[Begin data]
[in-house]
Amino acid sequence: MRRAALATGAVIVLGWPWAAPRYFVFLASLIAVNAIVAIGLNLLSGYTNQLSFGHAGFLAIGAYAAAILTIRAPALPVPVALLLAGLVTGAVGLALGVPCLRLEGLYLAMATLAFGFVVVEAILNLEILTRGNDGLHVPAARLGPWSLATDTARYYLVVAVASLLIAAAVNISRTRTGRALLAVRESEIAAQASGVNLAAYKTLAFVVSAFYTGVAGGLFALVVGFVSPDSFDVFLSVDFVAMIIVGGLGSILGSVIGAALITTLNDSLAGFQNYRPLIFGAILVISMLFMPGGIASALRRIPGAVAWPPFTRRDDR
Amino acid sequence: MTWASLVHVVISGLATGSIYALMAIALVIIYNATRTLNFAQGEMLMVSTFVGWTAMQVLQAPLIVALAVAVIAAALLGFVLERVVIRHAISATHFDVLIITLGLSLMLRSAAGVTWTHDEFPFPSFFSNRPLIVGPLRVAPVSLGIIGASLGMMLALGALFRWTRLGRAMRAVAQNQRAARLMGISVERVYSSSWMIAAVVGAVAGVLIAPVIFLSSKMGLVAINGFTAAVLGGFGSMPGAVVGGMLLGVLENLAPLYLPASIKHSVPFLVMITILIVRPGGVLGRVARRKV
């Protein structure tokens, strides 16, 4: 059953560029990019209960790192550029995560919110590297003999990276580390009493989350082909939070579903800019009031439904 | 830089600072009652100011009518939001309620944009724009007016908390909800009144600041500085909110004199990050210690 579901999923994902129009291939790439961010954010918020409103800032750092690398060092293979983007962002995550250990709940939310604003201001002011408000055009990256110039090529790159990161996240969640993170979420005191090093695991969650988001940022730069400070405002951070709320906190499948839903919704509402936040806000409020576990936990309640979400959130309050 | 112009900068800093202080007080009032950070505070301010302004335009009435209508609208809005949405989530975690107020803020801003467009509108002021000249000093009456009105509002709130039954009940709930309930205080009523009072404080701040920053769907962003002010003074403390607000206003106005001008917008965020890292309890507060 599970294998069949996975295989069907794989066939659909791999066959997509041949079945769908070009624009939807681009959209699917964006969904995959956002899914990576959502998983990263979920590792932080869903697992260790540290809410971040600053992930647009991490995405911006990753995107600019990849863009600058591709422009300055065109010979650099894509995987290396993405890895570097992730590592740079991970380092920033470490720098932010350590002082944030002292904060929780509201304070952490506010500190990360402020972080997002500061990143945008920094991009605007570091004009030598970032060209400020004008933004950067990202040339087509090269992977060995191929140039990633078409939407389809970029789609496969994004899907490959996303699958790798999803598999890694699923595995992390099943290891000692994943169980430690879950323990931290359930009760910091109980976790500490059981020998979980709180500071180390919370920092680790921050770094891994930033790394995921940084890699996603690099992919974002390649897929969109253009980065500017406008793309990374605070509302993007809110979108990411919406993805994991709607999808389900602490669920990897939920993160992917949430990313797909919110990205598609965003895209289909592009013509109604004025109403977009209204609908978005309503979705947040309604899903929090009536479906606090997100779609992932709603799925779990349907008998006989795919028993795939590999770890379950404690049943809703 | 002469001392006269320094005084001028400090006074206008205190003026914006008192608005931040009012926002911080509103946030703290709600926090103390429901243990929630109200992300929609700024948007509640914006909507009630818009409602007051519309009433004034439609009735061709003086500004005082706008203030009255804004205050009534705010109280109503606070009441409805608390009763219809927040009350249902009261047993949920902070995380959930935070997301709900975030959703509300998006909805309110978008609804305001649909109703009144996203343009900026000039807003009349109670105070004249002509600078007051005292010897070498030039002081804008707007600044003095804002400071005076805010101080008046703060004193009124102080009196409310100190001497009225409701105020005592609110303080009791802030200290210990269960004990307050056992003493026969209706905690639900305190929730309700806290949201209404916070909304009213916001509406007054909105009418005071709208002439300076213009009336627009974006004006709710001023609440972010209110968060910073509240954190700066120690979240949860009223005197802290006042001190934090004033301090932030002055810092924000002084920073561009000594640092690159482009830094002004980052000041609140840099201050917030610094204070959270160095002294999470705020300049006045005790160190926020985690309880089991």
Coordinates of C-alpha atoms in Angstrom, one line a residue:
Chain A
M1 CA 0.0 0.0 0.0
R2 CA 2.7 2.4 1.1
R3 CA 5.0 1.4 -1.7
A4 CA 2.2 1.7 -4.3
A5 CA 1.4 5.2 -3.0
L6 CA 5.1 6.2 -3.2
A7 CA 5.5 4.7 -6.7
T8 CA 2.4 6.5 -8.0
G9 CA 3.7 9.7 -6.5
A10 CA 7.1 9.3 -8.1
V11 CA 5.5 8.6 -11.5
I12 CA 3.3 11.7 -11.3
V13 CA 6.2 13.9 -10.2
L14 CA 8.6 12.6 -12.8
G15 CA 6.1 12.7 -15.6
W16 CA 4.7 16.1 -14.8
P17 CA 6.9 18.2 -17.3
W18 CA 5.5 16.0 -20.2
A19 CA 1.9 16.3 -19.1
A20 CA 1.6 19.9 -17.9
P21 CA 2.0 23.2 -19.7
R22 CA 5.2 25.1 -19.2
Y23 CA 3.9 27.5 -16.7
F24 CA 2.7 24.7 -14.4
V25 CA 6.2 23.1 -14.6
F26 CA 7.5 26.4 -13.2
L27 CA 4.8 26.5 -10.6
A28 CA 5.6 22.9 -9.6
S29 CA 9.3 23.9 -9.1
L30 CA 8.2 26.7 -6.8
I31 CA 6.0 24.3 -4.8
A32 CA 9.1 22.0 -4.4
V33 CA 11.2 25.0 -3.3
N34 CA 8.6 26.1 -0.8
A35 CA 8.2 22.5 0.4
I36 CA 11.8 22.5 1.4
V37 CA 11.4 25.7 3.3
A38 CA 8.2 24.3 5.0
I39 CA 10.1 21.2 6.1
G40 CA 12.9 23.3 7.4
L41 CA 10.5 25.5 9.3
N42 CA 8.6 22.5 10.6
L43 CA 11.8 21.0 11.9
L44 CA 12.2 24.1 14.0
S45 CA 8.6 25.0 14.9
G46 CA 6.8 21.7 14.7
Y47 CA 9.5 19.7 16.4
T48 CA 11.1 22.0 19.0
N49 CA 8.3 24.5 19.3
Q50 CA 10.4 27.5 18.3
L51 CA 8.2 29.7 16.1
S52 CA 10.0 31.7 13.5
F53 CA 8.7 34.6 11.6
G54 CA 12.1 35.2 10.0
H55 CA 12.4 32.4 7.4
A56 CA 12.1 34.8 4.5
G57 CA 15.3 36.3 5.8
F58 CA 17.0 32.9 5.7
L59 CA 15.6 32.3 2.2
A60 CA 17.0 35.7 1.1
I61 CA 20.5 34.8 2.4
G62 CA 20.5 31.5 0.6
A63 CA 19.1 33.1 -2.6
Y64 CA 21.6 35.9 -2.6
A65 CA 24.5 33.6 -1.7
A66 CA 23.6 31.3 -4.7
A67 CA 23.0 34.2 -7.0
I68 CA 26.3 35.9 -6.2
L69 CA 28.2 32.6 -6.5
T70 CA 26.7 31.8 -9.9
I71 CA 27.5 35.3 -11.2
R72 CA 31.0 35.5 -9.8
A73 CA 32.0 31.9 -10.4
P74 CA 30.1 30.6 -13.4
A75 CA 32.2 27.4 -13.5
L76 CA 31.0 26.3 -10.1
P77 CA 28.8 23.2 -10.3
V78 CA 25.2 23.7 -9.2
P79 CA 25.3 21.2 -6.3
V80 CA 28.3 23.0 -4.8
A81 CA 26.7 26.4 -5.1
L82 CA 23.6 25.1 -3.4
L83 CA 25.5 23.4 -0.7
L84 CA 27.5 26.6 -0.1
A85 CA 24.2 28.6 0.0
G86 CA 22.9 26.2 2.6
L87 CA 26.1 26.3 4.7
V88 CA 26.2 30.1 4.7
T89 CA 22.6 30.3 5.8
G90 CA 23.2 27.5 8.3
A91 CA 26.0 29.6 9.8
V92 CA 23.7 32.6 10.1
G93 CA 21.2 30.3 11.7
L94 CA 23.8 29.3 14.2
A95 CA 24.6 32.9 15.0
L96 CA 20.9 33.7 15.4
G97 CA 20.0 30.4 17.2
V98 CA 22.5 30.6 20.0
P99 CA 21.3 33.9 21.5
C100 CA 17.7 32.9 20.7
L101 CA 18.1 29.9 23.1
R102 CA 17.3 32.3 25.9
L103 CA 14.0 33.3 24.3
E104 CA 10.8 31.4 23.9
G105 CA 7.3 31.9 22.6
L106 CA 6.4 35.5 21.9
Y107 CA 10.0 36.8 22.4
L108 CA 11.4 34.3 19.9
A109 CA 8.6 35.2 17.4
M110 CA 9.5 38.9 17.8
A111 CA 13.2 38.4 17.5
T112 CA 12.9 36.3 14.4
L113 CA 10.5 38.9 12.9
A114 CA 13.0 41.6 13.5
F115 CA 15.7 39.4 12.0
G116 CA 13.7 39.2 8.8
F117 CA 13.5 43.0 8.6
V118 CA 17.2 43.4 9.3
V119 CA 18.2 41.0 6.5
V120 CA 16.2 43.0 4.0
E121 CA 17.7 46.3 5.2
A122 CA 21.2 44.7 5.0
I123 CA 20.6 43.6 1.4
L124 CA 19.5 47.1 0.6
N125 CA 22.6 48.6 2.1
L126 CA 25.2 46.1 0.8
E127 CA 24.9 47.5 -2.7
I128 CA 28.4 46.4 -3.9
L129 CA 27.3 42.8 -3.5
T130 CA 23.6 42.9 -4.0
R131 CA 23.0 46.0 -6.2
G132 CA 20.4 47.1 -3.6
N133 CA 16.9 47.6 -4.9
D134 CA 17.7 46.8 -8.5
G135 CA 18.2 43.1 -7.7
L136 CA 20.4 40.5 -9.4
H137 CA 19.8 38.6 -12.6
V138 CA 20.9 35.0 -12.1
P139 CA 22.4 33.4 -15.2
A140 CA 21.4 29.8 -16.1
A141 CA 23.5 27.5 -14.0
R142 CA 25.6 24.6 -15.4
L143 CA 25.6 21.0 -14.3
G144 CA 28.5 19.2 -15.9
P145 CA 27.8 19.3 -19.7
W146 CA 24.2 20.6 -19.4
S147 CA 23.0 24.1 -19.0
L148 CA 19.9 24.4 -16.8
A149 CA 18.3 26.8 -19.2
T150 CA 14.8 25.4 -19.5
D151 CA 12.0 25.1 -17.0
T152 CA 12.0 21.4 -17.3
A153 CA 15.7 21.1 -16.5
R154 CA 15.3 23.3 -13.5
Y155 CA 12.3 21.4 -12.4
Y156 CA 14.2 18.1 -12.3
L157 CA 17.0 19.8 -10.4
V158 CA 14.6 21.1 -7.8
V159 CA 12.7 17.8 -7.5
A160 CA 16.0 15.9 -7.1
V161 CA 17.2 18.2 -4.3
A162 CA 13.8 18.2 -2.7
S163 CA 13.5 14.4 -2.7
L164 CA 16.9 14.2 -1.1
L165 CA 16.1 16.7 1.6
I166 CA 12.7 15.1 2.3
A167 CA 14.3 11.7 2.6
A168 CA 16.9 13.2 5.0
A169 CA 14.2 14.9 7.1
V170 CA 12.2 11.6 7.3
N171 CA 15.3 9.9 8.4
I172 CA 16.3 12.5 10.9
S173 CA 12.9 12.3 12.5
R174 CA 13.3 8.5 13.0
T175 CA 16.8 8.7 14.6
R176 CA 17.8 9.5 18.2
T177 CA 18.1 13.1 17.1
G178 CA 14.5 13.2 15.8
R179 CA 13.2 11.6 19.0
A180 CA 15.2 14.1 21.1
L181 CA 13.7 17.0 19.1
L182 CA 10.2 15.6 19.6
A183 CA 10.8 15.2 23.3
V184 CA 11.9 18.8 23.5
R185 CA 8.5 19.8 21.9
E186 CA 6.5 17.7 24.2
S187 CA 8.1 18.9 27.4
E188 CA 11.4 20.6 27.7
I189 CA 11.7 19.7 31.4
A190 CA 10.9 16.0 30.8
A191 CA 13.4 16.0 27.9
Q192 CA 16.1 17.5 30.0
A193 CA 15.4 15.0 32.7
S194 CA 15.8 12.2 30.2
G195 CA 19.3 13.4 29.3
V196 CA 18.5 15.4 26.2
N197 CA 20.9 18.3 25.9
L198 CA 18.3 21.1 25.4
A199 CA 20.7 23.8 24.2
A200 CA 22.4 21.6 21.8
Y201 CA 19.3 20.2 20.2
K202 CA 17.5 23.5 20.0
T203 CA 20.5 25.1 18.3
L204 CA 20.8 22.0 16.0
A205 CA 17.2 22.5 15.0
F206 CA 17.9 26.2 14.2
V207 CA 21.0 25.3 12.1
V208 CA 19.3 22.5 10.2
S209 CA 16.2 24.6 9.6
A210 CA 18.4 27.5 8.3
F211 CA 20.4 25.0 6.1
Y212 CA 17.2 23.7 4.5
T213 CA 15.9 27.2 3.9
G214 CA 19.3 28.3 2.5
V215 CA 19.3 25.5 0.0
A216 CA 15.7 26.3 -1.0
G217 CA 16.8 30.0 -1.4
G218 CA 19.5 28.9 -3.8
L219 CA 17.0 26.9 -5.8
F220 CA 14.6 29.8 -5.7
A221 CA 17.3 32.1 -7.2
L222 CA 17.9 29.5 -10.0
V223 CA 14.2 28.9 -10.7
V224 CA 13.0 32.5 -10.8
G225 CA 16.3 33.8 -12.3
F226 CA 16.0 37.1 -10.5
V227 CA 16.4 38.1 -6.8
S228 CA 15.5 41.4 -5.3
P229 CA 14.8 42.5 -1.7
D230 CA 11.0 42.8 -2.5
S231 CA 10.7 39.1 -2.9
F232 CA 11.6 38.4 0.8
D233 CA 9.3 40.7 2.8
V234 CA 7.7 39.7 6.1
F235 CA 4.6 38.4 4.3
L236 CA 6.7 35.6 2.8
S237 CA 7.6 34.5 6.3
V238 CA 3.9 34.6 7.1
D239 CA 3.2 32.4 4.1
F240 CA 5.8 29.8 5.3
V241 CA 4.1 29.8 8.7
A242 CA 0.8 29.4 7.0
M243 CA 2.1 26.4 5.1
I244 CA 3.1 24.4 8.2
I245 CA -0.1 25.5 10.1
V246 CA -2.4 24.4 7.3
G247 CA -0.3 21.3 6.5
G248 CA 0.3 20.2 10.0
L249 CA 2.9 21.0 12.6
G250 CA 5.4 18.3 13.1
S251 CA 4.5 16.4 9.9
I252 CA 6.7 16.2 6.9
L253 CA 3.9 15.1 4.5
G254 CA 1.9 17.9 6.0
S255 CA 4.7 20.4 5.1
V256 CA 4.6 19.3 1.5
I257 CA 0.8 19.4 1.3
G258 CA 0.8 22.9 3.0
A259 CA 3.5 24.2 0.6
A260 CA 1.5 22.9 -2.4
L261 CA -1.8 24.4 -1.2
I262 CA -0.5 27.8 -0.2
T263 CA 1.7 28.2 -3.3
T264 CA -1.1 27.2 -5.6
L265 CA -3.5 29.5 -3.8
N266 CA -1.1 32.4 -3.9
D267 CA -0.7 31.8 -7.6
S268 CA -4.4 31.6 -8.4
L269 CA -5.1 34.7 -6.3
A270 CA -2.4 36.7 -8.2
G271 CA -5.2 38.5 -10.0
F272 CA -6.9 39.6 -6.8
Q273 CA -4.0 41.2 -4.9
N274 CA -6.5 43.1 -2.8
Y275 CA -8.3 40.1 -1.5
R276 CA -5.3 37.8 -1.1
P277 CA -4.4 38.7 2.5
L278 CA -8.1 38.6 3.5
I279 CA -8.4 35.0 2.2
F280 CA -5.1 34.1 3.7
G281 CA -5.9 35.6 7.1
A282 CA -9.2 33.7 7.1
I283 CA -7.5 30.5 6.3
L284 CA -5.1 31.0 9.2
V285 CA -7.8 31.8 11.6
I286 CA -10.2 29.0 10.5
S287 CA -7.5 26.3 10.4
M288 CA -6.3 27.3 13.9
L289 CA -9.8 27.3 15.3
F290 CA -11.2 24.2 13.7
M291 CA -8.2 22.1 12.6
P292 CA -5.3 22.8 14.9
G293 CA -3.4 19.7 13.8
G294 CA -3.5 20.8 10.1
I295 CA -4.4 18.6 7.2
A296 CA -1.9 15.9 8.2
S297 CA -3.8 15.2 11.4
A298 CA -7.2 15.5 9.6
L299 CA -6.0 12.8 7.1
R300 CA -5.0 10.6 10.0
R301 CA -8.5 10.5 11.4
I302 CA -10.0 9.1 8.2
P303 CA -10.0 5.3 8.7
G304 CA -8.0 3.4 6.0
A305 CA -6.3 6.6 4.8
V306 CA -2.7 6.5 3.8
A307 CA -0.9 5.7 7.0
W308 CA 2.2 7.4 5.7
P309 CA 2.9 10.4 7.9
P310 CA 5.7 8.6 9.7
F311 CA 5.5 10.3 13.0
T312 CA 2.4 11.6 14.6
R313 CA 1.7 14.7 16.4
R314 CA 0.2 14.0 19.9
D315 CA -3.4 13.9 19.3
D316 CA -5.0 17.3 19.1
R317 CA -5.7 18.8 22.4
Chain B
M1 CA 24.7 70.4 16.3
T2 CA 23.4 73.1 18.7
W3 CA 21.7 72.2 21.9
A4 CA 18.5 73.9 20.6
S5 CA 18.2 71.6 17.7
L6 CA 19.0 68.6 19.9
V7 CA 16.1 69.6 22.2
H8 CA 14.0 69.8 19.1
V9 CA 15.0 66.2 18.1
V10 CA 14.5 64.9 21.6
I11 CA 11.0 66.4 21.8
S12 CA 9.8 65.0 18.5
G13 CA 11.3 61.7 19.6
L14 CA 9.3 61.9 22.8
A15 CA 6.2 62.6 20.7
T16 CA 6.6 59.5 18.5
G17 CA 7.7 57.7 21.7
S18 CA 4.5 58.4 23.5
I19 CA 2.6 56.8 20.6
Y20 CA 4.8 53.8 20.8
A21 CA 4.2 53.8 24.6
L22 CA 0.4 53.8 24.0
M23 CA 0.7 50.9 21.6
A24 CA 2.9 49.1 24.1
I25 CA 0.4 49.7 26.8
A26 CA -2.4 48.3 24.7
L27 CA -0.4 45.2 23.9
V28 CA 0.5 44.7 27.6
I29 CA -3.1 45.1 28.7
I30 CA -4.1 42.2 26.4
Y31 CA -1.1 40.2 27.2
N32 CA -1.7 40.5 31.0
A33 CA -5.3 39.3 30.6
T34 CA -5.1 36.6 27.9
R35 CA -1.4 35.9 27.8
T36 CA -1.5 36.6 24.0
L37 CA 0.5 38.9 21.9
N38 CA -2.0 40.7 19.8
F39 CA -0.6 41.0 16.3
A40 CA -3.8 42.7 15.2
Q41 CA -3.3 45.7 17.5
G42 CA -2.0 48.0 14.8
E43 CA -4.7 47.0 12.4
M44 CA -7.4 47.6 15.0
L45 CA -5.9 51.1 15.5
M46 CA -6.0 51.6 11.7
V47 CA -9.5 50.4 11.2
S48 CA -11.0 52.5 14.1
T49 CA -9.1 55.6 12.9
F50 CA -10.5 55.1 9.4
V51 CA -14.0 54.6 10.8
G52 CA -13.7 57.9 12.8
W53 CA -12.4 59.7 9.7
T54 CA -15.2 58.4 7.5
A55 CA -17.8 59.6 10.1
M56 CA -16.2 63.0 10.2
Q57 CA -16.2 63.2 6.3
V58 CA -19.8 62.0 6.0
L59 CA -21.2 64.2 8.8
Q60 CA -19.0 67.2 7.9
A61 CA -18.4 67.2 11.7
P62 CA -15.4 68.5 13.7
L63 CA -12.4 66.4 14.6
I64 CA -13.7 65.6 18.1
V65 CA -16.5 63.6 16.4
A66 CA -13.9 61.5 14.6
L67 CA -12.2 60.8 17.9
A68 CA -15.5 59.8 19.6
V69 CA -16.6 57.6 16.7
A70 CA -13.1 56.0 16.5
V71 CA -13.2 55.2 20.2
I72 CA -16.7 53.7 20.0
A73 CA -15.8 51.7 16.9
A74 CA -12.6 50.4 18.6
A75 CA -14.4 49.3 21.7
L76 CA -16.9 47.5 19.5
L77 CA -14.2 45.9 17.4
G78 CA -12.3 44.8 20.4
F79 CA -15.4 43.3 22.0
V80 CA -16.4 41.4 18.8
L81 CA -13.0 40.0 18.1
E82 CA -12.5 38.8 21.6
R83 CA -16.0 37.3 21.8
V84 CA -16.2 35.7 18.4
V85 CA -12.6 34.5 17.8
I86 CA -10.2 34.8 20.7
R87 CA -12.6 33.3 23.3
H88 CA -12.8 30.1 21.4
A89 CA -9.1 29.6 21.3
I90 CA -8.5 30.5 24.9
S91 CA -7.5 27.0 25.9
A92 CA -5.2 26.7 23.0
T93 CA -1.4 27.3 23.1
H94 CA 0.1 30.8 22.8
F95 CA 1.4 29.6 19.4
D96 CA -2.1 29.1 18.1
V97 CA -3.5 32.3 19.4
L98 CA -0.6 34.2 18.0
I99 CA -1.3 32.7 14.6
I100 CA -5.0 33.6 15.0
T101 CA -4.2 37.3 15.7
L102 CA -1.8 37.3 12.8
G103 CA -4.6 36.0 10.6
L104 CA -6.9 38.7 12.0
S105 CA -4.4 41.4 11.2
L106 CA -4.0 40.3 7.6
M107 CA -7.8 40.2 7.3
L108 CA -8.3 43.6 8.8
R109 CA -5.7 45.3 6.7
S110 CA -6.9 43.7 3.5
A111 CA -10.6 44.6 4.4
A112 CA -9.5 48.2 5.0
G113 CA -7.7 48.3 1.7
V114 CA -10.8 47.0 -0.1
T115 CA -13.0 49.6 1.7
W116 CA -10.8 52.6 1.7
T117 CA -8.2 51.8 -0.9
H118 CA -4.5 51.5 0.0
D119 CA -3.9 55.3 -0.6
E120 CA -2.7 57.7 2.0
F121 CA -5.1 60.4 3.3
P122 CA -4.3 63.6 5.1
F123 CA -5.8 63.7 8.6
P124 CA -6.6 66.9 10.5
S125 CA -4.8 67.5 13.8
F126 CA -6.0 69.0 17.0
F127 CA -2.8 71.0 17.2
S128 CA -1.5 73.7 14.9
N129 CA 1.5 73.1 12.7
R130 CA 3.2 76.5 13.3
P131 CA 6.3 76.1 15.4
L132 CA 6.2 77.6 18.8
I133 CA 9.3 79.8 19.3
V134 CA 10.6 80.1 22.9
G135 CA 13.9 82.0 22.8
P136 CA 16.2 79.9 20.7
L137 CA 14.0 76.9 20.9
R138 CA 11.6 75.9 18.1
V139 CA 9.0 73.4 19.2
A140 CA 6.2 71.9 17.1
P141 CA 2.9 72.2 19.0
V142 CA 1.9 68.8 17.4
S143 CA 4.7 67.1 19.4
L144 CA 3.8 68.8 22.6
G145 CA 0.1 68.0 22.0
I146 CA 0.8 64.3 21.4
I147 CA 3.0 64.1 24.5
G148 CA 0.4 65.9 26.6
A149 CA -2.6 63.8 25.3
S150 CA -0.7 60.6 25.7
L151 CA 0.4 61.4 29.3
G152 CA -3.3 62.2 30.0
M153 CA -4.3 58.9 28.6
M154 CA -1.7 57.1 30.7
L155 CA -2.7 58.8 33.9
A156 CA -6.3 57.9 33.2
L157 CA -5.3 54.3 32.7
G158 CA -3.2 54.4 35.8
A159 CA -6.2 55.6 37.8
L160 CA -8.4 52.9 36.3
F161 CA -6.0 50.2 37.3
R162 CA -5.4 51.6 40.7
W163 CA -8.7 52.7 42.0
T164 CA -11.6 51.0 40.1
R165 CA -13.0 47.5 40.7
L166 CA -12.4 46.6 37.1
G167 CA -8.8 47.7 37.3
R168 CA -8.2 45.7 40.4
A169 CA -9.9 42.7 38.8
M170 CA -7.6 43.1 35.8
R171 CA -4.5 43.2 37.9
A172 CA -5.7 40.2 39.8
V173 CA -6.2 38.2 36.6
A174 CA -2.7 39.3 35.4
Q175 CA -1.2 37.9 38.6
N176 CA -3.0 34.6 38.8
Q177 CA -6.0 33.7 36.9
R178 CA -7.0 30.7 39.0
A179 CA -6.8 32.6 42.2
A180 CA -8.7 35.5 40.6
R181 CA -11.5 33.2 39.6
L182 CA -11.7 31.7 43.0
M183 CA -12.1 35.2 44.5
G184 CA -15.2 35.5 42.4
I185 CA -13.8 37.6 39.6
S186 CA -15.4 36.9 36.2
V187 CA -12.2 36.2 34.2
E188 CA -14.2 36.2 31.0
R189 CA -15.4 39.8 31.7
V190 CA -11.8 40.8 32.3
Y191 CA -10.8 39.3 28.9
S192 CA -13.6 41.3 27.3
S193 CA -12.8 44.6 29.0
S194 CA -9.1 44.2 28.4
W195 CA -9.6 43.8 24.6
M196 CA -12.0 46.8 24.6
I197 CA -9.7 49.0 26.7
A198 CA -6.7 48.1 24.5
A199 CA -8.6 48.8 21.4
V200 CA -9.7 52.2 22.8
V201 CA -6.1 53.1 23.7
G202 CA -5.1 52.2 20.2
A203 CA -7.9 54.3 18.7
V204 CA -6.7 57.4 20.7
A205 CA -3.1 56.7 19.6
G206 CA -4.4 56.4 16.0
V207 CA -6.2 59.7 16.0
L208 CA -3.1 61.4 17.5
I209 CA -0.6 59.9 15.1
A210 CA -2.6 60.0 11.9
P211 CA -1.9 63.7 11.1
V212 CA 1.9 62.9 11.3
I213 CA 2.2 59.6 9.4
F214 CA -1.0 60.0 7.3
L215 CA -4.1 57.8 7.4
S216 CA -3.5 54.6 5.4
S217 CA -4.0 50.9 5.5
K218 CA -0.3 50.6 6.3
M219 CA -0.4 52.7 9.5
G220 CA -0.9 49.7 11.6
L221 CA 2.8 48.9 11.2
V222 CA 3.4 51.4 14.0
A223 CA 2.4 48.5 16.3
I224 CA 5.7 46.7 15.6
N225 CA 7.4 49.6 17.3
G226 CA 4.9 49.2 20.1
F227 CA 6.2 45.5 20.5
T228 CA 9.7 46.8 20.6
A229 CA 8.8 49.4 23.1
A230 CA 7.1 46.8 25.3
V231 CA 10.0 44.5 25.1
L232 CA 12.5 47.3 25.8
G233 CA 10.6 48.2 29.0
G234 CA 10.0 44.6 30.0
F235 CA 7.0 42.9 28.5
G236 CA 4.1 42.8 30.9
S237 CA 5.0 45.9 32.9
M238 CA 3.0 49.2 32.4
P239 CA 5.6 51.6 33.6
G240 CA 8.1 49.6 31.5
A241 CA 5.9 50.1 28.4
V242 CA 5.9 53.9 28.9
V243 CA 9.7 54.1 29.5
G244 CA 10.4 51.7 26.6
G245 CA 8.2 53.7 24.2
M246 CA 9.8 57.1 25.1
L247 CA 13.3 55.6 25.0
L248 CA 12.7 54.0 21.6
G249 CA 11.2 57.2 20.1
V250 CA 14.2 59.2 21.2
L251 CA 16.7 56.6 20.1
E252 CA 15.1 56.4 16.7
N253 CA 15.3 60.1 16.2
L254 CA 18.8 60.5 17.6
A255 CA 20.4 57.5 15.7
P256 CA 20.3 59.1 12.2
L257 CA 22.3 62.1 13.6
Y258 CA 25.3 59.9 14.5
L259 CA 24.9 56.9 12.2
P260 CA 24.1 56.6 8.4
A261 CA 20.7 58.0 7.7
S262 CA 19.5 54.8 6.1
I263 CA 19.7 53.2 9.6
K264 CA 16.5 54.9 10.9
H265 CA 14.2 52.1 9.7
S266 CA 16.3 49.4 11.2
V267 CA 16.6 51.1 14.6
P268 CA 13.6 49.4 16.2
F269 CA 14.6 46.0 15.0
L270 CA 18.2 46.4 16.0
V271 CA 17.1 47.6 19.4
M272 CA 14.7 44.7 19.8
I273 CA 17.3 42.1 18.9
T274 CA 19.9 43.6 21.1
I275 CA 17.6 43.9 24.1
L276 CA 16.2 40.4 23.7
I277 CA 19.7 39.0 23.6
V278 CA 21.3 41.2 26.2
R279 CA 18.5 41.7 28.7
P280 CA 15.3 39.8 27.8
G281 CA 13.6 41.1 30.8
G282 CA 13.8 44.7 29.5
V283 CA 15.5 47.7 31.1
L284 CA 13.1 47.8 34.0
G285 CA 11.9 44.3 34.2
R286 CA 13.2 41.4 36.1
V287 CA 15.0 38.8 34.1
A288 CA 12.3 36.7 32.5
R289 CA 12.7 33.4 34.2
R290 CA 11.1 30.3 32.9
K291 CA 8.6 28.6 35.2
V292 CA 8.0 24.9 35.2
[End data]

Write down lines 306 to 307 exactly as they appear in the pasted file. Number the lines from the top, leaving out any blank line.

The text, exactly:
R300 CA -5.0 10.6 10.0
R301 CA -8.5 10.5 11.4